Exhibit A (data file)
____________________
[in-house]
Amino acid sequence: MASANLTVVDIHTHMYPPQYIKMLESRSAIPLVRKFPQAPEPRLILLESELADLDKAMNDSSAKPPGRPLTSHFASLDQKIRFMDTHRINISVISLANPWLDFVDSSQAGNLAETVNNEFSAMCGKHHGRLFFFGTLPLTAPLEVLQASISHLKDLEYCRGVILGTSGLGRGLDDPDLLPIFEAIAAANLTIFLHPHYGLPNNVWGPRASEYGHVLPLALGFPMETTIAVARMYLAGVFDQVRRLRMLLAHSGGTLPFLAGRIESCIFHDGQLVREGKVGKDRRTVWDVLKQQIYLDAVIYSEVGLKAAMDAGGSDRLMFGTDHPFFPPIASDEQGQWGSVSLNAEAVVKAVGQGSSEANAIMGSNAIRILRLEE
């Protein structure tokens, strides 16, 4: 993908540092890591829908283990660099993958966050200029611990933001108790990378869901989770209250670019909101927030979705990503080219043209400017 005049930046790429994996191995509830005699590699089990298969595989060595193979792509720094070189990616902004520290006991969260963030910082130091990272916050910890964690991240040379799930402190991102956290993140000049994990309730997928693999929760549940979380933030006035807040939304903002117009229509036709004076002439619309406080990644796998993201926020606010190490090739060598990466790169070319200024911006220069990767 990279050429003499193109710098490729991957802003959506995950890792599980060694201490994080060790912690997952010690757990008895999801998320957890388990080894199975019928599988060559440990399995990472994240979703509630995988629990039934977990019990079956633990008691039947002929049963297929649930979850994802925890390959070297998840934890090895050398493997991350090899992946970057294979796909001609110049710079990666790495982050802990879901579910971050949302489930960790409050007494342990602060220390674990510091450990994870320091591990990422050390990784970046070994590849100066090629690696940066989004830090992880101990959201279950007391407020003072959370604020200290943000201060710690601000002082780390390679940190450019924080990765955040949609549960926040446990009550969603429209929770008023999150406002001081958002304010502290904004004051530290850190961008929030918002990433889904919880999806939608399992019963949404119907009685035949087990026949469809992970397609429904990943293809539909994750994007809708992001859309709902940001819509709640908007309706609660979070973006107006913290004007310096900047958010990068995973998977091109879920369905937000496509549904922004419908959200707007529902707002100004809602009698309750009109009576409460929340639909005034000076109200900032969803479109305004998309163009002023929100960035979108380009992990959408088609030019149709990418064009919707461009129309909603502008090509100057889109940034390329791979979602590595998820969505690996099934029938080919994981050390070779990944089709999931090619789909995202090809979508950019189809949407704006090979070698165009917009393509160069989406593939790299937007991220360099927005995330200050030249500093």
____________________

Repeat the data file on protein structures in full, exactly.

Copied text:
[in-house]
Amino acid sequence: MASANLTVVDIHTHMYPPQYIKMLESRSAIPLVRKFPQAPEPRLILLESELADLDKAMNDSSAKPPGRPLTSHFASLDQKIRFMDTHRINISVISLANPWLDFVDSSQAGNLAETVNNEFSAMCGKHHGRLFFFGTLPLTAPLEVLQASISHLKDLEYCRGVILGTSGLGRGLDDPDLLPIFEAIAAANLTIFLHPHYGLPNNVWGPRASEYGHVLPLALGFPMETTIAVARMYLAGVFDQVRRLRMLLAHSGGTLPFLAGRIESCIFHDGQLVREGKVGKDRRTVWDVLKQQIYLDAVIYSEVGLKAAMDAGGSDRLMFGTDHPFFPPIASDEQGQWGSVSLNAEAVVKAVGQGSSEANAIMGSNAIRILRLEE
């Protein structure tokens, strides 16, 4: 993908540092890591829908283990660099993958966050200029611990933001108790990378869901989770209250670019909101927030979705990503080219043209400017 005049930046790429994996191995509830005699590699089990298969595989060595193979792509720094070189990616902004520290006991969260963030910082130091990272916050910890964690991240040379799930402190991102956290993140000049994990309730997928693999929760549940979380933030006035807040939304903002117009229509036709004076002439619309406080990644796998993201926020606010190490090739060598990466790169070319200024911006220069990767 990279050429003499193109710098490729991957802003959506995950890792599980060694201490994080060790912690997952010690757990008895999801998320957890388990080894199975019928599988060559440990399995990472994240979703509630995988629990039934977990019990079956633990008691039947002929049963297929649930979850994802925890390959070297998840934890090895050398493997991350090899992946970057294979796909001609110049710079990666790495982050802990879901579910971050949302489930960790409050007494342990602060220390674990510091450990994870320091591990990422050390990784970046070994590849100066090629690696940066989004830090992880101990959201279950007391407020003072959370604020200290943000201060710690601000002082780390390679940190450019924080990765955040949609549960926040446990009550969603429209929770008023999150406002001081958002304010502290904004004051530290850190961008929030918002990433889904919880999806939608399992019963949404119907009685035949087990026949469809992970397609429904990943293809539909994750994007809708992001859309709902940001819509709640908007309706609660979070973006107006913290004007310096900047958010990068995973998977091109879920369905937000496509549904922004419908959200707007529902707002100004809602009698309750009109009576409460929340639909005034000076109200900032969803479109305004998309163009002023929100960035979108380009992990959408088609030019149709990418064009919707461009129309909603502008090509100057889109940034390329791979979602590595998820969505690996099934029938080919994981050390070779990944089709999931090619789909995202090809979508950019189809949407704006090979070698165009917009393509160069989406593939790299937007991220360099927005995330200050030249500093």